Legacies of WWII in The Original Series.
For the cast and crew of The Original Series, World War II was more than just a dark page in the history books—it was an experience through which they had lived, loved, and lost. From piloting bombers over the Pacific to storming the beaches of Normandy, many of them had seen more than their fair share of action. Those who were too young to have served had witnessed the devastation that war brought to ordinary people. William Shatner and Leonard Nimoy—both raised in Jewish immigrant families—were also impacted by the conflict as the horrors of the Holocaust felt very close to home.
In this episode of Primitive Culture, hosts Duncan Barrett and Tony Black explore the war stories of Star Trek’s original cast and crew, focusing on Gene Roddenberry’s service with the US Army Air Forces and James Doohan’s time with the Royal Canadian Artillery. Along the way, we consider how The Original Series explored the historical legacies of the war in episodes such as “Patterns of Force” and “The City on the Edge of Forever.”
Gene Roddenberry (00:02:53)
James Doohan (00:14:51)
They also served… (00:32:58)
“Patterns of Force” (00:35:30)
Fascist iconography (00:42:50)
“The City on the Edge of Forever” (00:49:05)
Allegory and historical sensitivity (00:55:57)
Final Thoughts (00:59.57)
Duncan Barrett and Tony Black
Tony Black (Editor and Producer) C Bryan Jones (Executive Producer) Matthew Rushing (Executive Producer) Ken Tripp (Executive Producer) Amy Nelson (Associate Producer) Richard Marquez (Production Manager) Brandon-Shea Mutala (Patreon Manager)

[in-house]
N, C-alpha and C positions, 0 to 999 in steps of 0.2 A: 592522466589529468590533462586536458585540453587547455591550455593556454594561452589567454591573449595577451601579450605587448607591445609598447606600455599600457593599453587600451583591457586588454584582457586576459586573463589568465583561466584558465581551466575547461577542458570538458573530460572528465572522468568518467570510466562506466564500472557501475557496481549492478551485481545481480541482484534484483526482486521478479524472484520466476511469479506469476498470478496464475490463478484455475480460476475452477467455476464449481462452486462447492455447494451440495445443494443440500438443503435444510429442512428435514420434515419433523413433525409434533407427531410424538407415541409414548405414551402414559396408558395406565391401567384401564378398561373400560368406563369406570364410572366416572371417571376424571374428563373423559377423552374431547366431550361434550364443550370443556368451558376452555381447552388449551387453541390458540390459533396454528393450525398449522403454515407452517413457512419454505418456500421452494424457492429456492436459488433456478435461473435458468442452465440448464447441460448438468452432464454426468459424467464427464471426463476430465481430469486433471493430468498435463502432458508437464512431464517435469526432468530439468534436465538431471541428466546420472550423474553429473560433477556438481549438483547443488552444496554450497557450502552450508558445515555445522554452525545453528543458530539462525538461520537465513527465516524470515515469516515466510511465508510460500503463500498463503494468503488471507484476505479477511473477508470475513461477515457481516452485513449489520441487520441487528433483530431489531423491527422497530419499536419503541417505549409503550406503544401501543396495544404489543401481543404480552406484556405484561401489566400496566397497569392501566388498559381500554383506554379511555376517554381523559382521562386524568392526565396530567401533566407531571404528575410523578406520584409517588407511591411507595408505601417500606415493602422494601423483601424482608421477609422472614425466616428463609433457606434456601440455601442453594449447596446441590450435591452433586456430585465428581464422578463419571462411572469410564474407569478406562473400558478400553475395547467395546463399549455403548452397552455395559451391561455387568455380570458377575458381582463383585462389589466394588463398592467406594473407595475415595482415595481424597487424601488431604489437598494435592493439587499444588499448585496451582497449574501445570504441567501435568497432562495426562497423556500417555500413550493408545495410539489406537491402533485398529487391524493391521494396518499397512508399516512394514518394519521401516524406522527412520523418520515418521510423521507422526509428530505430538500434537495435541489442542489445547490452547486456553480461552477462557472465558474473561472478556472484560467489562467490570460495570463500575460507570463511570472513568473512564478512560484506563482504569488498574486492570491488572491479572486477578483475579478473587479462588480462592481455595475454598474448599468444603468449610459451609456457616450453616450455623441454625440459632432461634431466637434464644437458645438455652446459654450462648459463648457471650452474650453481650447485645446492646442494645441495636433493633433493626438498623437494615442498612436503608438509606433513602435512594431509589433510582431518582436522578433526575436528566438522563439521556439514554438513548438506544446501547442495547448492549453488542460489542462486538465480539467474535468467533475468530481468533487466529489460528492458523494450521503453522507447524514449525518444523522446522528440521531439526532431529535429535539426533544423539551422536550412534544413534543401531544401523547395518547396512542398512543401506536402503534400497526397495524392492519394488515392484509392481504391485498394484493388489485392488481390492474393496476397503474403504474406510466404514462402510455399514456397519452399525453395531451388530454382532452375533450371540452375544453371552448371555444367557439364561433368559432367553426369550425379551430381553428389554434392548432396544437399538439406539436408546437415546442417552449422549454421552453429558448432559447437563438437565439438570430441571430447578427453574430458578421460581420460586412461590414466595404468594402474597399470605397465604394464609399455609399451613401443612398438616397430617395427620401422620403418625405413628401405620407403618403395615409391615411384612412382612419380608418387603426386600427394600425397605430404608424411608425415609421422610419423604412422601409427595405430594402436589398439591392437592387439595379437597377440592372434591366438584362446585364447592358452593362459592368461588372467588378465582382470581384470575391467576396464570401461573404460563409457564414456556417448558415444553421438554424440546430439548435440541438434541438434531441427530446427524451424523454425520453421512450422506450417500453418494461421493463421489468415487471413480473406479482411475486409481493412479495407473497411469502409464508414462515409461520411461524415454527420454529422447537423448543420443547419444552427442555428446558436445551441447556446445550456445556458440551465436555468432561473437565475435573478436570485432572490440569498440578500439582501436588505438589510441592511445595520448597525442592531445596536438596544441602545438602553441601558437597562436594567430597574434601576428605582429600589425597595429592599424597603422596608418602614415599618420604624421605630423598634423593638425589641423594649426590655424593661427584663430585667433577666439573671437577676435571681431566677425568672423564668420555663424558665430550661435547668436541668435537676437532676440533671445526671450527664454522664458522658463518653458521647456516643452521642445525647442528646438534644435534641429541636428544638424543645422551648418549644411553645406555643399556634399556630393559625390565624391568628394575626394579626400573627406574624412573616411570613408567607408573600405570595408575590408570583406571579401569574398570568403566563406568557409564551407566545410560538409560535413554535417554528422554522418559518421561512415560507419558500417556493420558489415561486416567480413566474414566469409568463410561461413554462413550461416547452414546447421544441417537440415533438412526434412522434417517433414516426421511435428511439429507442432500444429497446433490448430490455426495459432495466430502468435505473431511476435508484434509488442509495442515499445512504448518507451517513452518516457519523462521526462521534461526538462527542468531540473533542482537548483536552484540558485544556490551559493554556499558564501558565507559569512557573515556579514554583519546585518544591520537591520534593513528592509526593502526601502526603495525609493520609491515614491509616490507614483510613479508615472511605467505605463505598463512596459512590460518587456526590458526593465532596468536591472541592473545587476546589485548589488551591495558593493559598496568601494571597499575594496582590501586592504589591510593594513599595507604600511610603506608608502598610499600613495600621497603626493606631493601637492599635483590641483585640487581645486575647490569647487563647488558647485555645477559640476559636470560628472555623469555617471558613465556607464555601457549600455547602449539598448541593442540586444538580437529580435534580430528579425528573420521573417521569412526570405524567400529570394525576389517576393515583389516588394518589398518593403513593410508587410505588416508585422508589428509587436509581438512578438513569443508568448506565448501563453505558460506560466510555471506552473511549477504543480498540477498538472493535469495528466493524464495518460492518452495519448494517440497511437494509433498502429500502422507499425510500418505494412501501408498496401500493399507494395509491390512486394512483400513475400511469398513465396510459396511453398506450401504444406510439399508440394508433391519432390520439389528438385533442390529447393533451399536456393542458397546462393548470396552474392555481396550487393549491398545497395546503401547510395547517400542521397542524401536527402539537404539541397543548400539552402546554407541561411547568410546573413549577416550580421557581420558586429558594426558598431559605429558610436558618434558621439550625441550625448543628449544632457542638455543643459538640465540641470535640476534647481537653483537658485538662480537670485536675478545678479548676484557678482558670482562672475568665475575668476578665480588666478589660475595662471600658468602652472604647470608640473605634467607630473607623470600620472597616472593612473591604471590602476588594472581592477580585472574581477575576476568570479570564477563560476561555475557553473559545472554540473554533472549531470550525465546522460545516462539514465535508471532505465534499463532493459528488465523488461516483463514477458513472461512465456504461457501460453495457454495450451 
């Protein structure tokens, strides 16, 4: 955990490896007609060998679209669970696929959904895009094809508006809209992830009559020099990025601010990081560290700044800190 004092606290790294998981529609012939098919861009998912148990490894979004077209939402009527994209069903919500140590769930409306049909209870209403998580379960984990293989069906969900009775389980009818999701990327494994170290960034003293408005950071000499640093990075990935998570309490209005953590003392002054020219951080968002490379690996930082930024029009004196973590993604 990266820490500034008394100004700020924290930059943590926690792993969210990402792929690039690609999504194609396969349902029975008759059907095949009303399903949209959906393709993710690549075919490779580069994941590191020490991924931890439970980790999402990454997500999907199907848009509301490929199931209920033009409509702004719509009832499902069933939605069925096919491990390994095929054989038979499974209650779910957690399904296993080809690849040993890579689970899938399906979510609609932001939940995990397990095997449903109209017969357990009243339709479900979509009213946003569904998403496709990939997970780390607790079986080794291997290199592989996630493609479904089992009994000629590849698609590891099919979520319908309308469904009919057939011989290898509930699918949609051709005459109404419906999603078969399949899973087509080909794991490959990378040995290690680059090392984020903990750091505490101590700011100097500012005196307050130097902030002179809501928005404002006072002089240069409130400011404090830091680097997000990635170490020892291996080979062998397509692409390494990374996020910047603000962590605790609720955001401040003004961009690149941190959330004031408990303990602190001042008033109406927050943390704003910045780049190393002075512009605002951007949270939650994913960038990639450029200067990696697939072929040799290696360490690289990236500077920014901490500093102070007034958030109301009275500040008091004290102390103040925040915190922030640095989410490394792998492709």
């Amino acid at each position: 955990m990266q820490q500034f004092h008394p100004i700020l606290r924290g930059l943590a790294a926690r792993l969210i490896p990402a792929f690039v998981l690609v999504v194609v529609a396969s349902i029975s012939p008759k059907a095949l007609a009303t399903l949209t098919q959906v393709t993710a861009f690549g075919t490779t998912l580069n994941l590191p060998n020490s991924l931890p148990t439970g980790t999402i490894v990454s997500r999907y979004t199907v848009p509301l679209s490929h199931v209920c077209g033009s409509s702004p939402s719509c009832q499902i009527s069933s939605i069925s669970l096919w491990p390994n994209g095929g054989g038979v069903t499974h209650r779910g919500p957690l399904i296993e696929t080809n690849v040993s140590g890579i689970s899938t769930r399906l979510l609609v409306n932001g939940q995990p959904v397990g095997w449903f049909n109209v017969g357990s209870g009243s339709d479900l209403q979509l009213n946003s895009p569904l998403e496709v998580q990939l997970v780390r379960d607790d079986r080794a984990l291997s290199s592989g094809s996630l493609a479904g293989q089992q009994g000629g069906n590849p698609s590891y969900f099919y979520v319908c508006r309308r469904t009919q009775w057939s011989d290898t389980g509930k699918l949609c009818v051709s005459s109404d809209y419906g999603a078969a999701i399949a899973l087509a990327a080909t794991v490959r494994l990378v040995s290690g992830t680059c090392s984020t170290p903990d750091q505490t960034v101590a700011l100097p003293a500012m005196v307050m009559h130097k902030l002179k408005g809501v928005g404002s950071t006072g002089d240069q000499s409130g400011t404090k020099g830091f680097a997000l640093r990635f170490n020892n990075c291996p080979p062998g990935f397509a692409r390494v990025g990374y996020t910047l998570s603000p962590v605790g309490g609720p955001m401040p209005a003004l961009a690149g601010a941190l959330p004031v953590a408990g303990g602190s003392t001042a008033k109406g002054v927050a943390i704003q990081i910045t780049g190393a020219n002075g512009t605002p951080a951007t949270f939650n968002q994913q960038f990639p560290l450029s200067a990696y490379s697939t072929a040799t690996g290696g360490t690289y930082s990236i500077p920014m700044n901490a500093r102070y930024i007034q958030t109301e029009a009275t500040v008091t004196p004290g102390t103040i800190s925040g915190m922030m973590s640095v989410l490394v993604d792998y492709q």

The French Resistance and Star Trek’s Maquis. We look at the legacy of World War II resistance fighters and how the writers of Deep Space Nine transferred our own history to the caves of Bajor.
Shakespeare and Star Trek, Part II. We conclude our two-part episode on Star Trek’s debt to the Bard with a look at the Next Generation era.
Music and Characters. Recorded at London’s Royal Festival Hall, Duncan Barrett is joined by Clara Cook to discuss live performance in Star Trek and the importance of music in a technologically sophisticated future.
Shakespeare and Star Trek, Part I. In the first of a two-part episode, we look at echoes of Shakespeare’s plays in The Original Series and The Undiscovered Country.
Westworld and the Holodeck. We consider some of Star Trek’s holodeck episodes in relation to the amoral theme park of the 1973 film in which gun-slinging robot terrorizes hapless fun-seekers.
Legacies of WWII in The Original Series. Many of Star Trek’s original cast and crew saw action during the Second World War. We explore their stories, and how the war was depicted on screen.
The Wrath of Khan and Classic Literature. Khan Noonien Singh’s bookshelf on the SS Botany Bay displayed a host of significant texts that spoke to his grandiose fate. We explore some of them, from Shakespeare to Milton.
Star Trek and Terrorism. In the wake of the Manchester Arena bombing, we look at terrorism as reflected in the Star Trek universe.
The Manchurian Candidate and The Mind’s Eye. We compare TNG’s story of Romulan subterfuge with John Frankenheimer’s 1962 tale of mind control and political murder.
In the first episode of Trek.fm’s new podcast Primitive Culture, Tony Black and Duncan Barrett look at Star Trek’s debt to the father of the atom bomb, J. Robert Oppenheimer.